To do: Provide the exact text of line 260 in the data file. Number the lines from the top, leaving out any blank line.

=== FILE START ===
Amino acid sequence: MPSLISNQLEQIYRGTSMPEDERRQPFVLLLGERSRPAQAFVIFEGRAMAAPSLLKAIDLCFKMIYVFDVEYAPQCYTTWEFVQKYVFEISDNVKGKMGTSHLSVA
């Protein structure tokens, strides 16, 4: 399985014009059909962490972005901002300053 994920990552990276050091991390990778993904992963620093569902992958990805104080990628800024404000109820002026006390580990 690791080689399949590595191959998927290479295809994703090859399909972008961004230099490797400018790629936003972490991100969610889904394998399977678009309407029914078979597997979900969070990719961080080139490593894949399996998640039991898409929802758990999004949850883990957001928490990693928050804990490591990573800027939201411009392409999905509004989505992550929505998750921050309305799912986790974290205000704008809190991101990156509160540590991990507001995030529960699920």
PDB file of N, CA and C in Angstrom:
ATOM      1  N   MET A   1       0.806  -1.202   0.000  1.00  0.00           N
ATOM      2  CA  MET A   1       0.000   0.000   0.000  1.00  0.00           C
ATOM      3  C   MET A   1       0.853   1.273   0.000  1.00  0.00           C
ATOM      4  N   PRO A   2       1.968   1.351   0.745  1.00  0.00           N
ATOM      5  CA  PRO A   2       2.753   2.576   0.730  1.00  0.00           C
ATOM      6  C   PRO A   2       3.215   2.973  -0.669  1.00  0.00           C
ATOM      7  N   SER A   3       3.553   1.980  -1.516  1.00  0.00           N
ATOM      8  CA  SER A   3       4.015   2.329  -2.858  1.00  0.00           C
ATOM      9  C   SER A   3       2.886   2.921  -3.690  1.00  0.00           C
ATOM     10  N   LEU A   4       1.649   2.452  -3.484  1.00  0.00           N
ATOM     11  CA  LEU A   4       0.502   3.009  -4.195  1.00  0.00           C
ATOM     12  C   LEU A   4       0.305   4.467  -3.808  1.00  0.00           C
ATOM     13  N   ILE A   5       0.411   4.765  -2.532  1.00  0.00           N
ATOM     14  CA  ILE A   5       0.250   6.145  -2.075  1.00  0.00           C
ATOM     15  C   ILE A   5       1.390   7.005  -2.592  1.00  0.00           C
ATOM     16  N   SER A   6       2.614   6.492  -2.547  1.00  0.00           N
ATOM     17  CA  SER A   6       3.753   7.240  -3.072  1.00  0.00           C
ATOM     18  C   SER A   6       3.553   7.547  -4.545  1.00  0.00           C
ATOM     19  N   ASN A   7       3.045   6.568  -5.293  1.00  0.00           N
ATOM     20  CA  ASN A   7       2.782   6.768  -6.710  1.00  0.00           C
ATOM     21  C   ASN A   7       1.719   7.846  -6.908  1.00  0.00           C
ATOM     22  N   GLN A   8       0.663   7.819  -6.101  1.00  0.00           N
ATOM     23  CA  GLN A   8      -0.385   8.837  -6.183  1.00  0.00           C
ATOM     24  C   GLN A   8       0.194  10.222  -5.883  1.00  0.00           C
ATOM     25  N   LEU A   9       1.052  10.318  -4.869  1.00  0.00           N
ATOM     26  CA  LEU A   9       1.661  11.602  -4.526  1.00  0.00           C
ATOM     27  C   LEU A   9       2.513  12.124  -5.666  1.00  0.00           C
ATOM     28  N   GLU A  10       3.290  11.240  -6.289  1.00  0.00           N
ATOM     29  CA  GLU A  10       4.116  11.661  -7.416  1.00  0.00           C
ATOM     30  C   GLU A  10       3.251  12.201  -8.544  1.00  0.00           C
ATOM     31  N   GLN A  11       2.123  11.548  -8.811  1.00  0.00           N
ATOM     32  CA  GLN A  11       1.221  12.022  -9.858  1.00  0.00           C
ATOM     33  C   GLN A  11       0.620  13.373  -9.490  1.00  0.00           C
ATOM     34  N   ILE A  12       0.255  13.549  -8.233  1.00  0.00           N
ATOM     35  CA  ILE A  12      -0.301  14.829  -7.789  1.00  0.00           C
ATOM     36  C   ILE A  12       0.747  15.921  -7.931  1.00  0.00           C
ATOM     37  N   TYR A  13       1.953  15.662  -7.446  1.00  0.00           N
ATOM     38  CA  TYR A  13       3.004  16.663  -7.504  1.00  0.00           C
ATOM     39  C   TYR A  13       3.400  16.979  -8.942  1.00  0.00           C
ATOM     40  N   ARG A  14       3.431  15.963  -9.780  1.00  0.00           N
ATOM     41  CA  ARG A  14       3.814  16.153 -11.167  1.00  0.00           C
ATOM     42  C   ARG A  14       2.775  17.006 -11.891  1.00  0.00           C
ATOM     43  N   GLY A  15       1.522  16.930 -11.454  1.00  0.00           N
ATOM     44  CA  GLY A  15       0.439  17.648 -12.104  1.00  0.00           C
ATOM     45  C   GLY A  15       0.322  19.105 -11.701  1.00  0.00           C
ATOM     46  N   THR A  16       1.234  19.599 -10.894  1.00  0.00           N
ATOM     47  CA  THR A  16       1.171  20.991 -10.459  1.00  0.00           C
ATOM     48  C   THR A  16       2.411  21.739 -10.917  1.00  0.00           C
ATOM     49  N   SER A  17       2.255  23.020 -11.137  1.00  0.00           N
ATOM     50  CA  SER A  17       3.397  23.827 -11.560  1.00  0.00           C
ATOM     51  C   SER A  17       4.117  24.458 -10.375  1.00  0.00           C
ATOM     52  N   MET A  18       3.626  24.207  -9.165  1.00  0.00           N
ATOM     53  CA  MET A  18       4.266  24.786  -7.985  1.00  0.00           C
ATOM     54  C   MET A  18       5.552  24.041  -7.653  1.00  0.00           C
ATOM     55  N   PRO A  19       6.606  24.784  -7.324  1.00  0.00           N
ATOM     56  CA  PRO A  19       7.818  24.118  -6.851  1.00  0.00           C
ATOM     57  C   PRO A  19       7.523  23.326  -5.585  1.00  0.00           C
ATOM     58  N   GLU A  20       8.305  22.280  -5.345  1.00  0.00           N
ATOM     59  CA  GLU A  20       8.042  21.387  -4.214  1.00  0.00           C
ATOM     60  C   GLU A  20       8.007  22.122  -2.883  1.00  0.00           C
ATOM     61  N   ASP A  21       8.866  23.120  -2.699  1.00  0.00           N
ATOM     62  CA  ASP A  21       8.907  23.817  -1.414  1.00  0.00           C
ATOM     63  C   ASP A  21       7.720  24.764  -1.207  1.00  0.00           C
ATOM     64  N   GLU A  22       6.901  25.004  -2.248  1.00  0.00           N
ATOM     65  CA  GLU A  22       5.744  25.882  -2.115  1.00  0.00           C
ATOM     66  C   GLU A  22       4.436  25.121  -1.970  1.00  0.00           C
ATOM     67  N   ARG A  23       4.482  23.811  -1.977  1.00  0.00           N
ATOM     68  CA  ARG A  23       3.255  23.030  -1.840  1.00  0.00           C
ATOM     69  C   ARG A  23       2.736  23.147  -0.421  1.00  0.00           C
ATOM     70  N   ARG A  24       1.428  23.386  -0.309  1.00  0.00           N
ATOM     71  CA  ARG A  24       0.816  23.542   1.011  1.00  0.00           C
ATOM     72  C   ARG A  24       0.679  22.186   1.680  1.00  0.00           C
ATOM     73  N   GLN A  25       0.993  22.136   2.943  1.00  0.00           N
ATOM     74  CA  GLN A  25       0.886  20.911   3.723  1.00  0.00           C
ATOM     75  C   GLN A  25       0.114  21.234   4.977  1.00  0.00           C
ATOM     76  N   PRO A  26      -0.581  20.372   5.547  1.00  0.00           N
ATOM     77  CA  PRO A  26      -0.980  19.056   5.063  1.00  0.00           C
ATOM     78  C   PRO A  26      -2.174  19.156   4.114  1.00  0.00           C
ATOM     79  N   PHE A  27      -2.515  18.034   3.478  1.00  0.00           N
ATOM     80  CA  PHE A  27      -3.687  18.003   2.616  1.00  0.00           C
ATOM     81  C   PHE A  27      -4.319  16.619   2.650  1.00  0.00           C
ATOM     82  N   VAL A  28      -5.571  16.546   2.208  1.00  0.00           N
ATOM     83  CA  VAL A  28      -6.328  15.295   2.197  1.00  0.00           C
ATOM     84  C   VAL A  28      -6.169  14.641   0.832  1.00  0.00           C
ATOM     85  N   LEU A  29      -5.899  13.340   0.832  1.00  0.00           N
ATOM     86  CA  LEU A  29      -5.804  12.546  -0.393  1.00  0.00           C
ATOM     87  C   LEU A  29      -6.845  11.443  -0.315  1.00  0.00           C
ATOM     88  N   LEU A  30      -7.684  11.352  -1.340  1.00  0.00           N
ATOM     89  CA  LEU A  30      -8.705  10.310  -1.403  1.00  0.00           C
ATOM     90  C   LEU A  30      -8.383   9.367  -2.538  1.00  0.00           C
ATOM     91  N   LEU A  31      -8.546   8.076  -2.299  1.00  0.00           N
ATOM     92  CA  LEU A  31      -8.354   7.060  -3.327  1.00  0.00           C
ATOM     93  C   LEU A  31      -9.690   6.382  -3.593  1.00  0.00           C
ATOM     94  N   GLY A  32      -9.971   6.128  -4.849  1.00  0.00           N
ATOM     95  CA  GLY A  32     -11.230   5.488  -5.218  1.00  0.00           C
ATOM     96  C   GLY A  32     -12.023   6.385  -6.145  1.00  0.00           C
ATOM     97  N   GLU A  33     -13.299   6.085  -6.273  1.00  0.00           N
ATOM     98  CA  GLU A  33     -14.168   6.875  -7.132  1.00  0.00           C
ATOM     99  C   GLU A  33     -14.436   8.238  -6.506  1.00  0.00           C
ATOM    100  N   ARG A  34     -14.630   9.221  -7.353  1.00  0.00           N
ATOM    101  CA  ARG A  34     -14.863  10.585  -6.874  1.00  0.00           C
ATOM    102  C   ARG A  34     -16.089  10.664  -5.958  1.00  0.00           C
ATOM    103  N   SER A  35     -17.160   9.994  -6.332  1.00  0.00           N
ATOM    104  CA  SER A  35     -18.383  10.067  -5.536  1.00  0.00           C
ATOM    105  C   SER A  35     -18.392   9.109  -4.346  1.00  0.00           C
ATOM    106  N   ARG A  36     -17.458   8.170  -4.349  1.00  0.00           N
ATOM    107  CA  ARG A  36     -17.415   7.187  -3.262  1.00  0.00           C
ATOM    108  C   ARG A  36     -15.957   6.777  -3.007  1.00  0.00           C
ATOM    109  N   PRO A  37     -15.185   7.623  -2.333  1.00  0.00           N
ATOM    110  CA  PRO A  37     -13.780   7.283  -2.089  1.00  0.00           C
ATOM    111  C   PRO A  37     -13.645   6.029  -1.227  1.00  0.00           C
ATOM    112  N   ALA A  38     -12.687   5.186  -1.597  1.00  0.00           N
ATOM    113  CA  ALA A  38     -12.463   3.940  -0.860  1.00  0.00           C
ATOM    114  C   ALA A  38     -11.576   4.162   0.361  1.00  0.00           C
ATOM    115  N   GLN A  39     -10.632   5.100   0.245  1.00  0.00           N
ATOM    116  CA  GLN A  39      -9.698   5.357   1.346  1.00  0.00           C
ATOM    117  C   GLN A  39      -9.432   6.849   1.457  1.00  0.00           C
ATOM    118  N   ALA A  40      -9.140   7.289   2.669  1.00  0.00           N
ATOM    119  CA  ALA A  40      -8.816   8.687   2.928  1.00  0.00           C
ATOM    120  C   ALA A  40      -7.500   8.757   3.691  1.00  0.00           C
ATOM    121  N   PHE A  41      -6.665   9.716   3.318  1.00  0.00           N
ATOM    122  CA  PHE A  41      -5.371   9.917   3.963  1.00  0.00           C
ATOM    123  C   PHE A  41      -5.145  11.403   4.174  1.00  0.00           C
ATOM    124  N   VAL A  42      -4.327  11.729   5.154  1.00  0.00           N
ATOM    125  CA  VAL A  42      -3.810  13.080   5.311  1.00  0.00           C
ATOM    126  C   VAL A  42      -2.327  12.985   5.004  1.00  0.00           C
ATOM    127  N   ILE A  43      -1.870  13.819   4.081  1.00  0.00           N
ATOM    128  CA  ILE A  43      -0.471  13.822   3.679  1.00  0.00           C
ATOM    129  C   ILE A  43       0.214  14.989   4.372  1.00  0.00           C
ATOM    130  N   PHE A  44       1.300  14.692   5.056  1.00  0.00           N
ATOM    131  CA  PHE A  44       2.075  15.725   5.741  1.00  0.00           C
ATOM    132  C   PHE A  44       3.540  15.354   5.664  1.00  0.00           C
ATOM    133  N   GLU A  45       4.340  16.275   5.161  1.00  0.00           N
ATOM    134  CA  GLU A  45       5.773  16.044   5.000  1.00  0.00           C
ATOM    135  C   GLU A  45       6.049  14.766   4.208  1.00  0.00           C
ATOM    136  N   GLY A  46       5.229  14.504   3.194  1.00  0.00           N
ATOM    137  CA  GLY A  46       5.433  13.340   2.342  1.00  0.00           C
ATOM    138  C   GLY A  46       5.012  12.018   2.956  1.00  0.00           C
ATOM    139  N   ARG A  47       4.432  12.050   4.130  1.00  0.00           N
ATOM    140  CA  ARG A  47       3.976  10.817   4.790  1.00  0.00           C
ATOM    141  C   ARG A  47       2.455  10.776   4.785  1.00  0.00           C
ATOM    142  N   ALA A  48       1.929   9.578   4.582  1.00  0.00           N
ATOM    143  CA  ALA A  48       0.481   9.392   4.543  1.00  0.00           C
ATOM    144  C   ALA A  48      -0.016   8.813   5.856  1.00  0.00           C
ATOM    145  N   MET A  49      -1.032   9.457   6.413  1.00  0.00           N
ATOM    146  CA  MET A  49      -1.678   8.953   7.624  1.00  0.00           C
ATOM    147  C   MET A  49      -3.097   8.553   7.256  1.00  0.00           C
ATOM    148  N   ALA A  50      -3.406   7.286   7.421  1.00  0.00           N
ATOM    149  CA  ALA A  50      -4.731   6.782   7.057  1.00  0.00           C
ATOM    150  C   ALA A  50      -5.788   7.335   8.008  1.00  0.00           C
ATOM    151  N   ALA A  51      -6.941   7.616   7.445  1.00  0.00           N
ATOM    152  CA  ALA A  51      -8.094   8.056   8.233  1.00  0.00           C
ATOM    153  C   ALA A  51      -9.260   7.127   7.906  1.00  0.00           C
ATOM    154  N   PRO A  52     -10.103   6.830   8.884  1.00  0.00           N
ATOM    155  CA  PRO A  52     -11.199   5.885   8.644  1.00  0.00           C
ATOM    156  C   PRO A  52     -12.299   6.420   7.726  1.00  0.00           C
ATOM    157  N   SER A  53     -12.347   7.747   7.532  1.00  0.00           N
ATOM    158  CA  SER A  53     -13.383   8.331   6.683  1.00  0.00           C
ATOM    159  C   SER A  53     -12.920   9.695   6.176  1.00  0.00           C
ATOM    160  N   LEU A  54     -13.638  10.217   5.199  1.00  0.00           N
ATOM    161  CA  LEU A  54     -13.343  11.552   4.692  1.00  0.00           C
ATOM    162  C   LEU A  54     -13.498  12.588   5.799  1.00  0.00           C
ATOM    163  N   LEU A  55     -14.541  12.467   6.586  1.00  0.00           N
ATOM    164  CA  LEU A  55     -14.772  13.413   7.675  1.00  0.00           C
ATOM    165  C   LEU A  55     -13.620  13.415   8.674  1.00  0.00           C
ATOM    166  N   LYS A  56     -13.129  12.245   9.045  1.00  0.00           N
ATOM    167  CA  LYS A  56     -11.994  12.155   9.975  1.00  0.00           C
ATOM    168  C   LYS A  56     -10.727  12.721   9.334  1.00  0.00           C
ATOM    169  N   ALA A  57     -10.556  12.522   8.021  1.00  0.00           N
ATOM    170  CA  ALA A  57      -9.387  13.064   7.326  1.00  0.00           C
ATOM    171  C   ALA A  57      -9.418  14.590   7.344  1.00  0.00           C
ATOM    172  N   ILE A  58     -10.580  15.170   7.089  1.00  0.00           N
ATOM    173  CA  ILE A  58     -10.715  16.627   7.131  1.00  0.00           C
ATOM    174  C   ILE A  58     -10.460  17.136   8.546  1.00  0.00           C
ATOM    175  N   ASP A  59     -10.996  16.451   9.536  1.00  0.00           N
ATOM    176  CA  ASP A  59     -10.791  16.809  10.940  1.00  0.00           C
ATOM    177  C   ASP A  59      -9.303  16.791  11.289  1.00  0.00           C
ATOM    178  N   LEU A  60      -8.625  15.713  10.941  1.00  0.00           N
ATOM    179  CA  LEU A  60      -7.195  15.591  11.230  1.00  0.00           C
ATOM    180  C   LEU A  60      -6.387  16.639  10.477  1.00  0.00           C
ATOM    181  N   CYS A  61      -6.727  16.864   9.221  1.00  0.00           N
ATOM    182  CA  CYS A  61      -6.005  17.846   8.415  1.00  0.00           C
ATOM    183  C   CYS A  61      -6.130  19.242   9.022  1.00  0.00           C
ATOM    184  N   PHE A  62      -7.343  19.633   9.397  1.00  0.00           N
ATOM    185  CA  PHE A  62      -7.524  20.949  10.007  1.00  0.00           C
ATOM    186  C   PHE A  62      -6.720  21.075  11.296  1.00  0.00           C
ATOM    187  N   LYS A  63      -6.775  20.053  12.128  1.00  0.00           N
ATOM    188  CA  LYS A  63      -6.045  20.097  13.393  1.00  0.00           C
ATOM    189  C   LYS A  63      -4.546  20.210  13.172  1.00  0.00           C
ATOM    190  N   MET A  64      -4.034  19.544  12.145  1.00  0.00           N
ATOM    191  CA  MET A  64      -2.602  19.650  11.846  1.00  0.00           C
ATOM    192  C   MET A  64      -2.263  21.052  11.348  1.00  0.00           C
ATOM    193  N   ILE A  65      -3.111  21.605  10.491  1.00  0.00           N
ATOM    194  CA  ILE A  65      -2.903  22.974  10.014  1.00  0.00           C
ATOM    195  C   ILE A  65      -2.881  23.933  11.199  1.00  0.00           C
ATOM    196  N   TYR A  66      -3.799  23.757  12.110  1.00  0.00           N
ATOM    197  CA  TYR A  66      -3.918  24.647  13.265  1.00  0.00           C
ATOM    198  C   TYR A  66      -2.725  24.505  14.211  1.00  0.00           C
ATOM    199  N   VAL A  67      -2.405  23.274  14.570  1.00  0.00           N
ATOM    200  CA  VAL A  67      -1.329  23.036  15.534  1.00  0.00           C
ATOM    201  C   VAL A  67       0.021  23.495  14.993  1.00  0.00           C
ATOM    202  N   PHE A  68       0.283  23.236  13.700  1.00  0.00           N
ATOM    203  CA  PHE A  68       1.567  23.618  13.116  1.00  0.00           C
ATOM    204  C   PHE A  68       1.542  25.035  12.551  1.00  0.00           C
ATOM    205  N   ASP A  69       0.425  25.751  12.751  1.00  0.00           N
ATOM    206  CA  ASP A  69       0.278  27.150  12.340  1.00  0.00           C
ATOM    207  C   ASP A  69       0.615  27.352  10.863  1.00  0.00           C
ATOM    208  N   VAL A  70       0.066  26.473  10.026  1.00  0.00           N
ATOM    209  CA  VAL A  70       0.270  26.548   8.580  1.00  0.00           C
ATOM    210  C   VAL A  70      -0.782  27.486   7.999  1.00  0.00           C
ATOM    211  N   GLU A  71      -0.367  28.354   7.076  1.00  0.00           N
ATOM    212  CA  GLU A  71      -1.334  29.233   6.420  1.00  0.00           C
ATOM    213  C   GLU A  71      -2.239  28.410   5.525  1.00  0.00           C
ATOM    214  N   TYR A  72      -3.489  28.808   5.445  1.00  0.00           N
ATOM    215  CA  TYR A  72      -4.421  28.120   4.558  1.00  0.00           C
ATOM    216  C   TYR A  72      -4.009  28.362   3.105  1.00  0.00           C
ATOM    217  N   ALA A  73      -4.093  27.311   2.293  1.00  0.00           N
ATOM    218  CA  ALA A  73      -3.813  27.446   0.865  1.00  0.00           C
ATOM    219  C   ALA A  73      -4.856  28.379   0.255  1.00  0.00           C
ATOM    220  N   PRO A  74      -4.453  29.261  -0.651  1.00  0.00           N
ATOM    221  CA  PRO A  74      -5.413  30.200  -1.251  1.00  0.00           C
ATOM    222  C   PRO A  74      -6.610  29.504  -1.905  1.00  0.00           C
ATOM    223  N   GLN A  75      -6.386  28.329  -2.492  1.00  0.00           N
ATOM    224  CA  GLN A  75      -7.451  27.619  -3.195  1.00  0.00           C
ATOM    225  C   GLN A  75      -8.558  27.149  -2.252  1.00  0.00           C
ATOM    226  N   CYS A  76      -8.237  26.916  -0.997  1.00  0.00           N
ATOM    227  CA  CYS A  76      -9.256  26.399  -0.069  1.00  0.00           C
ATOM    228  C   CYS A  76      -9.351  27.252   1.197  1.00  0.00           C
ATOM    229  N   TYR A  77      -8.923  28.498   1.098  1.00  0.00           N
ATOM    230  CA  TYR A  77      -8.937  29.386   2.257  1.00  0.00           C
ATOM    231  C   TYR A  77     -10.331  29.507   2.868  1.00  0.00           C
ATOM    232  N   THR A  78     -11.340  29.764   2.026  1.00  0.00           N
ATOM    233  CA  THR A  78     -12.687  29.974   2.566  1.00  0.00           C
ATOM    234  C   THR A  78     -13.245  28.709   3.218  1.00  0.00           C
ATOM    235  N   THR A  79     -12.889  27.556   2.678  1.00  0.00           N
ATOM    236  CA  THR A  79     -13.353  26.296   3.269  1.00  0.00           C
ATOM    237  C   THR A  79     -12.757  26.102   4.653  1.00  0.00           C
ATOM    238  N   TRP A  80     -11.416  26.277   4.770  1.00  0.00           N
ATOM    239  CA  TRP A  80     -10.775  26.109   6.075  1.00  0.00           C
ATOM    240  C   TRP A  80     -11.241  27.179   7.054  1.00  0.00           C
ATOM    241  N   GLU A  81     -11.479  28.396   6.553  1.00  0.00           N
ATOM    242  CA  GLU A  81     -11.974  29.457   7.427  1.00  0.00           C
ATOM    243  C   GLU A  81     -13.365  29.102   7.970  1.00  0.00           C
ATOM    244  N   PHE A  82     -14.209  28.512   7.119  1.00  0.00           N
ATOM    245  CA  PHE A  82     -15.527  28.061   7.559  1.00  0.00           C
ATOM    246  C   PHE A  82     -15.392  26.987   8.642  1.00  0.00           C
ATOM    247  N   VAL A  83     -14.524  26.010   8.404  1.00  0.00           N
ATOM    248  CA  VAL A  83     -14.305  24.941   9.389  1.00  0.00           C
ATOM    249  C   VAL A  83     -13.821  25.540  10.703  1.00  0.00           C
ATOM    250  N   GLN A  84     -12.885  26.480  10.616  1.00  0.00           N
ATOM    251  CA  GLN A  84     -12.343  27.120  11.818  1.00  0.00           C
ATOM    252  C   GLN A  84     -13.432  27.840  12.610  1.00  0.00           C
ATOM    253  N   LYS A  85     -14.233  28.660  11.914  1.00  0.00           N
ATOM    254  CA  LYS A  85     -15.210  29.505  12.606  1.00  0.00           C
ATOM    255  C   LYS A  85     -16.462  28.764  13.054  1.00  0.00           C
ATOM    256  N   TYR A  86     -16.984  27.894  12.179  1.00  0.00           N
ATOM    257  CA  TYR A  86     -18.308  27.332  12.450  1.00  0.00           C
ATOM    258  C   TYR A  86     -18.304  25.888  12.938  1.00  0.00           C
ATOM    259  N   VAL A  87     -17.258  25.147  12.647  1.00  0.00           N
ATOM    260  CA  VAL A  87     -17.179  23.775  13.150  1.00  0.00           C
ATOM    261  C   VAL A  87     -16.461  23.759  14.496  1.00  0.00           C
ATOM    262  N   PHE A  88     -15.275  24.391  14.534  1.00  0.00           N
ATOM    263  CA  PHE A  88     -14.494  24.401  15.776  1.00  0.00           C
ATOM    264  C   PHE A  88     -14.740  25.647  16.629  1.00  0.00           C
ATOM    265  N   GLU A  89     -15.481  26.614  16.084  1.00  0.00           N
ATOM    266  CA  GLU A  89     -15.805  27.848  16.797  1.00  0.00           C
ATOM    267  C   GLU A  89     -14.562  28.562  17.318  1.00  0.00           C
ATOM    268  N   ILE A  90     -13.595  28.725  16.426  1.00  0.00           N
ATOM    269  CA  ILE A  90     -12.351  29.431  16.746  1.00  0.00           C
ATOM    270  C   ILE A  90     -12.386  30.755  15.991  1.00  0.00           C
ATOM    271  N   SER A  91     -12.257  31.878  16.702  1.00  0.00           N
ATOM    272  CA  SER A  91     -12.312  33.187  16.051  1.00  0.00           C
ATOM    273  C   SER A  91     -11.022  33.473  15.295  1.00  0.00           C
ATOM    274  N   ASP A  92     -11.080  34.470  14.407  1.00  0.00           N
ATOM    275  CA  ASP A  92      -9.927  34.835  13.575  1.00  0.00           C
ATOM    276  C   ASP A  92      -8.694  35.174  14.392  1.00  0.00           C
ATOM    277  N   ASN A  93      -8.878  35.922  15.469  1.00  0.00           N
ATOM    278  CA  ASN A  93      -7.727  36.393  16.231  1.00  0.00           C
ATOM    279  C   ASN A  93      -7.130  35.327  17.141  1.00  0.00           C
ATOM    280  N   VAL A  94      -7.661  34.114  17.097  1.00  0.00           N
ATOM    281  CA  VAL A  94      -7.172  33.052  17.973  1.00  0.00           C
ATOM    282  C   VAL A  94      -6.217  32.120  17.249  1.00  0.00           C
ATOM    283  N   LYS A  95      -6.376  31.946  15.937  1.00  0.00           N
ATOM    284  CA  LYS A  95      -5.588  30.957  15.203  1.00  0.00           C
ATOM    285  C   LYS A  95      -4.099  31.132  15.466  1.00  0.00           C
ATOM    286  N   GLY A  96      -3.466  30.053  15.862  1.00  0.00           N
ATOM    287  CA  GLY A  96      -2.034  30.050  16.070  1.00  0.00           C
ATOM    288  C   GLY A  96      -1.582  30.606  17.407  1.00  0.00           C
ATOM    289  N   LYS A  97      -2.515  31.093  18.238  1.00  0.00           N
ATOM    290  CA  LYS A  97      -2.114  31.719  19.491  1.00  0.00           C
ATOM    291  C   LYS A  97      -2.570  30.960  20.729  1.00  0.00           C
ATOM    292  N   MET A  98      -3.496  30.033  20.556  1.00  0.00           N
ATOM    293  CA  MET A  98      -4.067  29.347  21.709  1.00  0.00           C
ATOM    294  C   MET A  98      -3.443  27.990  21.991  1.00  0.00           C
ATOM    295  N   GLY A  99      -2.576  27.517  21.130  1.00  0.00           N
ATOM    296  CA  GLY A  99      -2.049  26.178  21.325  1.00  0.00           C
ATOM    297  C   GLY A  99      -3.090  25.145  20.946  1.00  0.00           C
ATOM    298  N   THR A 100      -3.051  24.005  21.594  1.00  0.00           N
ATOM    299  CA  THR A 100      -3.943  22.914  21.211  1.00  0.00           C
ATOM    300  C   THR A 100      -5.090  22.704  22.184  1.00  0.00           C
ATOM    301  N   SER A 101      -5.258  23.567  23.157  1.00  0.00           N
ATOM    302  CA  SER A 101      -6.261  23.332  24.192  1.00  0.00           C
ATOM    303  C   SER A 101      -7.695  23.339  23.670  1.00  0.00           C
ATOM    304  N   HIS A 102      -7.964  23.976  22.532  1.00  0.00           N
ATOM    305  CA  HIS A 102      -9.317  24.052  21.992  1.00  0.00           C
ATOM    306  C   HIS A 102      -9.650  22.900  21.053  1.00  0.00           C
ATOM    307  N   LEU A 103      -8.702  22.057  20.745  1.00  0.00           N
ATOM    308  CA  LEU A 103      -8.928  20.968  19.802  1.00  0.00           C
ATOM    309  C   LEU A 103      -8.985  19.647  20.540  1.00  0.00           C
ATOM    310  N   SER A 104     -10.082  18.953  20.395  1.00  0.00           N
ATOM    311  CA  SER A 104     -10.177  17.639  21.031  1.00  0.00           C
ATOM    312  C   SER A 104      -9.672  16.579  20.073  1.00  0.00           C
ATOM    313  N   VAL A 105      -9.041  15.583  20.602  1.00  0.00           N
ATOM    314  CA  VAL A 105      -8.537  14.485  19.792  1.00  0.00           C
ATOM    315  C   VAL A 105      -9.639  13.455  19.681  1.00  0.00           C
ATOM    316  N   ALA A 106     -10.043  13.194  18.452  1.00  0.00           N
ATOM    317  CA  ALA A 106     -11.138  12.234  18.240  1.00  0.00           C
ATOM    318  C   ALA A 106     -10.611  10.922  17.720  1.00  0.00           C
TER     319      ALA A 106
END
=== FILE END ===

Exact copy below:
ATOM    257  CA  TYR A  86     -18.308  27.332  12.450  1.00  0.00           C